Each week, we seek out expert advice to help a small or medium-sized company overcome a key issue .
Paradigm Public Relations Inc. has 26 staff – and 24 of them are women.
That kind of female representation isn't so unusual in the PR business. But it's testing the Toronto-based agency, which specializes in consumer marketing consulting for clients ranging from HTC Corp. to the National Basketball Association and Toronto-Dominion Bank.
Many of those female employees are in their twenties, says co-founder and president Tracey Bochner, whose five-year-old company generated revenue of almost $5-million last year.
Increasingly, they're starting families. Paradigm now has three staff on maternity leave – one for the second time – and a fourth is scheduled to depart in February.
Besides encouraging employees to take a full year off, Paradigm gives one month's salary as a parental leave top-up.
Although Ms. Bochner is happy for her colleagues, she worries about how their absence affects the company – and how many of them will return.
In an industry that has high turnover, she takes pride in Paradigm's relatively low 10-per-cent rate. But she estimates that, from now on, the same percentage of her employees will be on mat leave at any given time.
In Ms. Bochner's experience, PR doesn't have a strong track record of retaining staff after they have children.
"How do we get them to come back to us and want to spend their career with us?" she asks. "What else do we need to do in addition to what we're already doing that I think is resulting in our low turnover rate?"
Ms. Bochner is also concerned about how best to balance off client needs, too. Paradigm has yet to try flex time and job-sharing, and she's unsure if such arrangements would make sense for the business.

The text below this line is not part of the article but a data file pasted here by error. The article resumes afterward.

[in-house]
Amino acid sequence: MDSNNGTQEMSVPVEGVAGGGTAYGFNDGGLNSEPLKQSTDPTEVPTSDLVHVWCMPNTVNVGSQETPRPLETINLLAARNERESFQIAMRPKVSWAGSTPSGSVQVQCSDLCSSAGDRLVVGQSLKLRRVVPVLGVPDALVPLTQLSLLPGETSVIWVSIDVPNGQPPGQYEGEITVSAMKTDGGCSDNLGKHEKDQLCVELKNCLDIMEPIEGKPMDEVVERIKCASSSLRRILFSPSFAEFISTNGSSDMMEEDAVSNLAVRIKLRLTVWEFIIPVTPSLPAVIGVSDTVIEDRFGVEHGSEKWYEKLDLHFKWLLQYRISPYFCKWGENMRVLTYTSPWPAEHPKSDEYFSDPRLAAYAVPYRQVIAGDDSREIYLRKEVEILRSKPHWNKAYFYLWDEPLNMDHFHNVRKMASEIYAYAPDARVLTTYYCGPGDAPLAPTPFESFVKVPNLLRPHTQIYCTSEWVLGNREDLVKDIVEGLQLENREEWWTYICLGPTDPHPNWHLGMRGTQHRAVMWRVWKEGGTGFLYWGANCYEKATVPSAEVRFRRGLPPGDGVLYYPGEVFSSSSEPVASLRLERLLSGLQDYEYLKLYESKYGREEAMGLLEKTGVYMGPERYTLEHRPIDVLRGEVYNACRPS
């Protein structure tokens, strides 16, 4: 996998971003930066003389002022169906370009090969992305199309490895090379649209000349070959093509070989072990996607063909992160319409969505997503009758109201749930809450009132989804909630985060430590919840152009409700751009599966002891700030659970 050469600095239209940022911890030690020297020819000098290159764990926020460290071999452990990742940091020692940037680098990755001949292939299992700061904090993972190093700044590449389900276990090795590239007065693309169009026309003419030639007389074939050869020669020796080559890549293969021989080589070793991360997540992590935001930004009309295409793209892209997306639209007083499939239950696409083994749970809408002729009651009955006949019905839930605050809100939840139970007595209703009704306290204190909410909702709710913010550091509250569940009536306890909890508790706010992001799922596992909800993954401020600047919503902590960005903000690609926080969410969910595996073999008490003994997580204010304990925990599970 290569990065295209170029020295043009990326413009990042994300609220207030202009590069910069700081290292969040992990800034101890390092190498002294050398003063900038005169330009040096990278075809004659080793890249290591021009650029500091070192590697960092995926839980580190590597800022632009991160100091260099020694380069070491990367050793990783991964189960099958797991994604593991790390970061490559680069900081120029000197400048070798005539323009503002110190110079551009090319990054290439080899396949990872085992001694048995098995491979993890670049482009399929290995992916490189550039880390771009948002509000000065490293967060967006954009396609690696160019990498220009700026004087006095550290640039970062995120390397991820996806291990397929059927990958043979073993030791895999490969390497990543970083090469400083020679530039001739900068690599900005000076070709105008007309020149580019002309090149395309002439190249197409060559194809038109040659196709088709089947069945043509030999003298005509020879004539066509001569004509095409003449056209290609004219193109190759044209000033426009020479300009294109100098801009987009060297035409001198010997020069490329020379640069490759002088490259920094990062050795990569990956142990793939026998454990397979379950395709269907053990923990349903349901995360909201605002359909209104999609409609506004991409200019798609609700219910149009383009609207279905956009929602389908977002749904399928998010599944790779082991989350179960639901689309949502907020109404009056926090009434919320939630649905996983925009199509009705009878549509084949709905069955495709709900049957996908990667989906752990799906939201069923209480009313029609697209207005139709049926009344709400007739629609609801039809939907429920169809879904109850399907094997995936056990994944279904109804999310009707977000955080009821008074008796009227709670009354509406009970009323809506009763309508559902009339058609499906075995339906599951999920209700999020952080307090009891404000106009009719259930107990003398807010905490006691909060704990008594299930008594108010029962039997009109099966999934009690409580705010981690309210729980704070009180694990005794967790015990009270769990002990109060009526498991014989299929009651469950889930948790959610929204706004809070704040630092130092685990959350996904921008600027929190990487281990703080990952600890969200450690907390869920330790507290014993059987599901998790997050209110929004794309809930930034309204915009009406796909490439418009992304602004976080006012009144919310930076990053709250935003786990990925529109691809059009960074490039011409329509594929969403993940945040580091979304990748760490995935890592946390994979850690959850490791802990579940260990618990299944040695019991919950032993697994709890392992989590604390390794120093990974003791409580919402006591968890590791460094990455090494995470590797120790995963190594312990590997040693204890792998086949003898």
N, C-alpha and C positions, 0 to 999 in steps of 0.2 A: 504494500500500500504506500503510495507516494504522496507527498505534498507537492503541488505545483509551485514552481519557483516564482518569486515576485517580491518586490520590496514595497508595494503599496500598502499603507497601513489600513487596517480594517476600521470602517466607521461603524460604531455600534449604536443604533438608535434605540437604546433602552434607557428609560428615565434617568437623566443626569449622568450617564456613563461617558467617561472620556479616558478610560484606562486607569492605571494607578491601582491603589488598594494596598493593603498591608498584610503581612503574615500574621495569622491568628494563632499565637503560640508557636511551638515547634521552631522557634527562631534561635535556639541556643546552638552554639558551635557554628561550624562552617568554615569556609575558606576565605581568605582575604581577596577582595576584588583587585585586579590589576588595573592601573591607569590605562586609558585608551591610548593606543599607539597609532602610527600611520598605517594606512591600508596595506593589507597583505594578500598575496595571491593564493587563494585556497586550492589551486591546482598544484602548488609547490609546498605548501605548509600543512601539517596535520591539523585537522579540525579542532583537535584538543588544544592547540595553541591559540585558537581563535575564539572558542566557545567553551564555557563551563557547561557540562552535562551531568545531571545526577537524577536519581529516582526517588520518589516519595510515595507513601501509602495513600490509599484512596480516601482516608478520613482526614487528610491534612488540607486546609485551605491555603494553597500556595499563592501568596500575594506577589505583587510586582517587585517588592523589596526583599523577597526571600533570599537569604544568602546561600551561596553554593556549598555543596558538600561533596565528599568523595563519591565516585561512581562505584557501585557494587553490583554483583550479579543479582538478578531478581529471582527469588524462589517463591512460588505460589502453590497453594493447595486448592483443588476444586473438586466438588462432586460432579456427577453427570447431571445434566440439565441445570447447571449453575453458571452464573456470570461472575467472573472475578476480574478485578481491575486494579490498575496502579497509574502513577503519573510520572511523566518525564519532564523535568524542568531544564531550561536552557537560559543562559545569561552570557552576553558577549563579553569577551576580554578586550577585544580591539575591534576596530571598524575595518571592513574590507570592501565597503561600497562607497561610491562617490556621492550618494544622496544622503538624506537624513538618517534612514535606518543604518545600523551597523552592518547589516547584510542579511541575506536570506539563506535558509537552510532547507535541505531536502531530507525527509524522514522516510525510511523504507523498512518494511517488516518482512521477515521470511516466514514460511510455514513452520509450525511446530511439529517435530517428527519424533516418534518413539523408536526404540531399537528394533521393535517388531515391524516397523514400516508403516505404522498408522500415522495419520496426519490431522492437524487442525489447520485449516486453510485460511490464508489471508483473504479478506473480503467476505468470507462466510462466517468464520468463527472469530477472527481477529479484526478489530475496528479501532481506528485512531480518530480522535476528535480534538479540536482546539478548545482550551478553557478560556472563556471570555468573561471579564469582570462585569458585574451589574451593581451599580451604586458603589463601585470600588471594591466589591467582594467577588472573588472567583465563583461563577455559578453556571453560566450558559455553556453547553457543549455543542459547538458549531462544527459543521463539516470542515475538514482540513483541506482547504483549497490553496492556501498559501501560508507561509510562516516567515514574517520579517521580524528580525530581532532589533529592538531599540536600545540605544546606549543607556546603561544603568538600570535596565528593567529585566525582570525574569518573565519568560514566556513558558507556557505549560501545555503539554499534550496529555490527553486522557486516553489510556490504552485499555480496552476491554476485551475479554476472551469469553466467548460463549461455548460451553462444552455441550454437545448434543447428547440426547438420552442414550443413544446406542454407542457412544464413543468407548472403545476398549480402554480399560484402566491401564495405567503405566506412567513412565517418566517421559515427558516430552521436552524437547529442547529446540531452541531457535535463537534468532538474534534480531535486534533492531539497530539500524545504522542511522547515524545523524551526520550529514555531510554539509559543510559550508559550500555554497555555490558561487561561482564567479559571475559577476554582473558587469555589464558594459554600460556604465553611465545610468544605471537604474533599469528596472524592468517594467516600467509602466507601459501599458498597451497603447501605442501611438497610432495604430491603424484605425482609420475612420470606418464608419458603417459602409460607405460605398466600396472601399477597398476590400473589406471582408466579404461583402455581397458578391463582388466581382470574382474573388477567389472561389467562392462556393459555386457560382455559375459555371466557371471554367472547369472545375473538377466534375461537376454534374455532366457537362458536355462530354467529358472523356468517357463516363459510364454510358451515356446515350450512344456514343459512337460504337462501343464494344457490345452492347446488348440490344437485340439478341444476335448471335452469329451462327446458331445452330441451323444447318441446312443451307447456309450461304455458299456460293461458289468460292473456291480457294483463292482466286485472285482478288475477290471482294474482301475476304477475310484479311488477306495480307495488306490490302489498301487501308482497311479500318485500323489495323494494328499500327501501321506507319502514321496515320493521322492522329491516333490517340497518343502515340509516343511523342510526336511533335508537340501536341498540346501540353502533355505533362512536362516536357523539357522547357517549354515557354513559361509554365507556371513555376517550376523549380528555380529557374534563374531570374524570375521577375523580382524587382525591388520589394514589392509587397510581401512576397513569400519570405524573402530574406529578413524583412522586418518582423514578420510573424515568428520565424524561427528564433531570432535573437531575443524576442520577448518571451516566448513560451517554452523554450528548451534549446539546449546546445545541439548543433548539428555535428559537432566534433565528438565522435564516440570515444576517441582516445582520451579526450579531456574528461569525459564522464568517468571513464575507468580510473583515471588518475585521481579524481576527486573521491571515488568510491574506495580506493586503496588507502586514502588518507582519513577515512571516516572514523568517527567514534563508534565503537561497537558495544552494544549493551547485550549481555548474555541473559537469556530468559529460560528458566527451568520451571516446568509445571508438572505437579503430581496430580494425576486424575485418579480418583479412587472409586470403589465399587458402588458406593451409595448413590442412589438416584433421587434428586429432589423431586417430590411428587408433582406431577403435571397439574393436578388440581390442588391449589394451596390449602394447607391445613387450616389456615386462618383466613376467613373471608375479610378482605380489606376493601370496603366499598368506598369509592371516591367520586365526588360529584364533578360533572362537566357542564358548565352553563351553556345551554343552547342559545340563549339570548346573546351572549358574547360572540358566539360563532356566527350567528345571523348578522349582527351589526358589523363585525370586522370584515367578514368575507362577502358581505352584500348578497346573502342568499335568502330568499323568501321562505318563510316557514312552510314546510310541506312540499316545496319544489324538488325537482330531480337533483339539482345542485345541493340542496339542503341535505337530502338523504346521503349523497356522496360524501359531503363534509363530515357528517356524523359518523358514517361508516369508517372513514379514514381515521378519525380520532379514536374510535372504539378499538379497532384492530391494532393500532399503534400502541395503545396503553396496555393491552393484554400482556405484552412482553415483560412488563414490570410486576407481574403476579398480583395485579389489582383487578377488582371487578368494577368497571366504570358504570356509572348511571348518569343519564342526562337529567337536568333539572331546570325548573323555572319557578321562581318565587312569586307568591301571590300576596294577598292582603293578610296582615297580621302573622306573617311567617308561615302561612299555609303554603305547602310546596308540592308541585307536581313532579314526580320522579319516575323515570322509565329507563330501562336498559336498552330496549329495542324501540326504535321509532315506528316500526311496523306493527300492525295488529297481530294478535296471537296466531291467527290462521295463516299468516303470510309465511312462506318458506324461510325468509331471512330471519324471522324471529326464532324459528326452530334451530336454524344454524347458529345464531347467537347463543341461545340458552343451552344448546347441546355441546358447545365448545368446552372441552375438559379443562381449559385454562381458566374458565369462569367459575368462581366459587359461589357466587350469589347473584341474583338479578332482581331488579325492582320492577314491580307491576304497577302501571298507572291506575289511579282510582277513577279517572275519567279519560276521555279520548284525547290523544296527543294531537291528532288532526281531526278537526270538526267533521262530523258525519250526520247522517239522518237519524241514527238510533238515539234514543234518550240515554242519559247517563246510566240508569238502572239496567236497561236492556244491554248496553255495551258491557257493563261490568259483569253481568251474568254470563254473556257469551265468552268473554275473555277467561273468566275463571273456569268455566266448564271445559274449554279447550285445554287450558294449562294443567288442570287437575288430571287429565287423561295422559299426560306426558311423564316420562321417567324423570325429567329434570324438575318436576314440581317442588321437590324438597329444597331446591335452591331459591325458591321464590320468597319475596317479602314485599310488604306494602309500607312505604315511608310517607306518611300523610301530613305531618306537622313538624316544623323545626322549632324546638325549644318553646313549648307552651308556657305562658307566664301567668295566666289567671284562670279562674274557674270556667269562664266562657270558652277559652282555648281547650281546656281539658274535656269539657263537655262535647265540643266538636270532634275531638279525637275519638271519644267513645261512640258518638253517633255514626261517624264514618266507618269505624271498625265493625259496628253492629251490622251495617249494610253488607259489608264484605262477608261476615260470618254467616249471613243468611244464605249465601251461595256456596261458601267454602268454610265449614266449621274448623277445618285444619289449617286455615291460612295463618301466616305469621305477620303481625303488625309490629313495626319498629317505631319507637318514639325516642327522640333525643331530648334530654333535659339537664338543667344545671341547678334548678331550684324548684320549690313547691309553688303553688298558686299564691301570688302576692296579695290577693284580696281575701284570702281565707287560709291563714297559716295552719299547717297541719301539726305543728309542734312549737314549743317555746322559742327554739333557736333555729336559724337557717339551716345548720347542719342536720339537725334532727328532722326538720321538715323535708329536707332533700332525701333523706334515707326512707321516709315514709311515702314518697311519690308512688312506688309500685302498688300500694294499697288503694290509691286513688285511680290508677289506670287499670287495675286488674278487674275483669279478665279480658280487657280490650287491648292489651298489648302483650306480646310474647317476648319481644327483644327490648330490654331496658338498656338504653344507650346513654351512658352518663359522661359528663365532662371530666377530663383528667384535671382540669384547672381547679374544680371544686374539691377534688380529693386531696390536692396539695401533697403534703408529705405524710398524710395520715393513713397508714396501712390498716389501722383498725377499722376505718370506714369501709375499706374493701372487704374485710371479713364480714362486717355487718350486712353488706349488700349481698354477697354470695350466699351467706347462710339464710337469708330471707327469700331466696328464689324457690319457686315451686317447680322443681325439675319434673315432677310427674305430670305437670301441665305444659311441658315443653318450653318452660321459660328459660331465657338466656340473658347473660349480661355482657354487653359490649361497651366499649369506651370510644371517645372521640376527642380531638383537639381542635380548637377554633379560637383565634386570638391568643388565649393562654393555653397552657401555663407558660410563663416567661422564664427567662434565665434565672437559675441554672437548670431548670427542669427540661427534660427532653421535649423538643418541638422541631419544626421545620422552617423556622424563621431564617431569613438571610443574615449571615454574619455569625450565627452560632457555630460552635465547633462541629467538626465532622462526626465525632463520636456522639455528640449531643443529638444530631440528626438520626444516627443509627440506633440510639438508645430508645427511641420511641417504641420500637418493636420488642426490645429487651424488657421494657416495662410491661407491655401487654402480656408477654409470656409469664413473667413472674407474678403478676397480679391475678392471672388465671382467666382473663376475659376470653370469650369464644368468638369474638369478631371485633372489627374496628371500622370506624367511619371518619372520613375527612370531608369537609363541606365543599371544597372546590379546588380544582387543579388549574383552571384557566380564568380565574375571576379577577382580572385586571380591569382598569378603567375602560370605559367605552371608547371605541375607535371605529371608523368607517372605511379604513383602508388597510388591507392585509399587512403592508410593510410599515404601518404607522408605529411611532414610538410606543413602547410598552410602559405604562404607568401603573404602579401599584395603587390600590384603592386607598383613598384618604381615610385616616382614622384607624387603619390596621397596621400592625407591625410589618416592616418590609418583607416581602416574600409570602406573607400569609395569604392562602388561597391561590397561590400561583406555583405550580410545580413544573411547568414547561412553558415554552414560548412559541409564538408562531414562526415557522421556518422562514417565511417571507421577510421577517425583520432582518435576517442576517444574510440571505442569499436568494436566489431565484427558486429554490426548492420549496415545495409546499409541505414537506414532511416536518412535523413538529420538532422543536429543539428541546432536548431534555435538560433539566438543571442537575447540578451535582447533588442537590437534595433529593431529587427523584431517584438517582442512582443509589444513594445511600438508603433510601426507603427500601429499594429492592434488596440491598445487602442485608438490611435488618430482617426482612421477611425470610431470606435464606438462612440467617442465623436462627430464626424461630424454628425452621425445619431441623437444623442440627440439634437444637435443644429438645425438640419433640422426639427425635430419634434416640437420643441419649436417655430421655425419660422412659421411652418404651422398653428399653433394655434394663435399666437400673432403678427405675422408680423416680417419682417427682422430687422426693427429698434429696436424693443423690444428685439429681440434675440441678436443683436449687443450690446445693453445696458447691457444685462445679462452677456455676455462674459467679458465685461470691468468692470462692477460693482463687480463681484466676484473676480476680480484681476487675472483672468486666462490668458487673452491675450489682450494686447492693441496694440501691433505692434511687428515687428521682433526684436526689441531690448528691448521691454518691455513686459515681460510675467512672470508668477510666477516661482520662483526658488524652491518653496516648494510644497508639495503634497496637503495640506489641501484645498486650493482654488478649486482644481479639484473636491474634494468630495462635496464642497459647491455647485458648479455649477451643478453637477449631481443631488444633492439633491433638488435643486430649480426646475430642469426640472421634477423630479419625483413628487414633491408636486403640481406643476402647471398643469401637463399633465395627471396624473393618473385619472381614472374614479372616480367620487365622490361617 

"Our obligation is to be available to our clients during their working hours," Ms. Bochner says. "We need to be sensitive to that" to keep delivering "great client service."
The Challenge: With more female staff going on maternity leave, how can Paradigm entice them back, retain them over the long haul, and maintain service to clients, too?
THE EXPERTS WEIGH IN
Robert Centa, partner, Parliare Roland Rosenberg Rothstein LLP , Toronto
The first thing you have to do is to make a firm commitment to your women colleagues as being key long-term assets for your business. You have to buy into that idea or nothing else will really work.
You need to have an articulated written commitment to women employees. So at our place, there's a written commitment that we top up maternity leave benefits while they're on leave, and we have a paid parental leave program [and] a written flexible-work-arrangement program.
But that stuff that sits in a binder. It's necessary but it's just not sufficient to retain women. The most important thing day in and day out, regardless of the maternity situation, is to build a firm that women want to be at and where they can see themselves over the long term.
When women lawyers come back from a maternity leave, we sit down with them and the first thing we say is, "There will be no bullshit for a year – no bullshit over your hours, no bullshit over your clients, no bullshit over when you have to leave the office – nothing." We tell them that their job when they come back is to figure out how to be a lawyer with a child.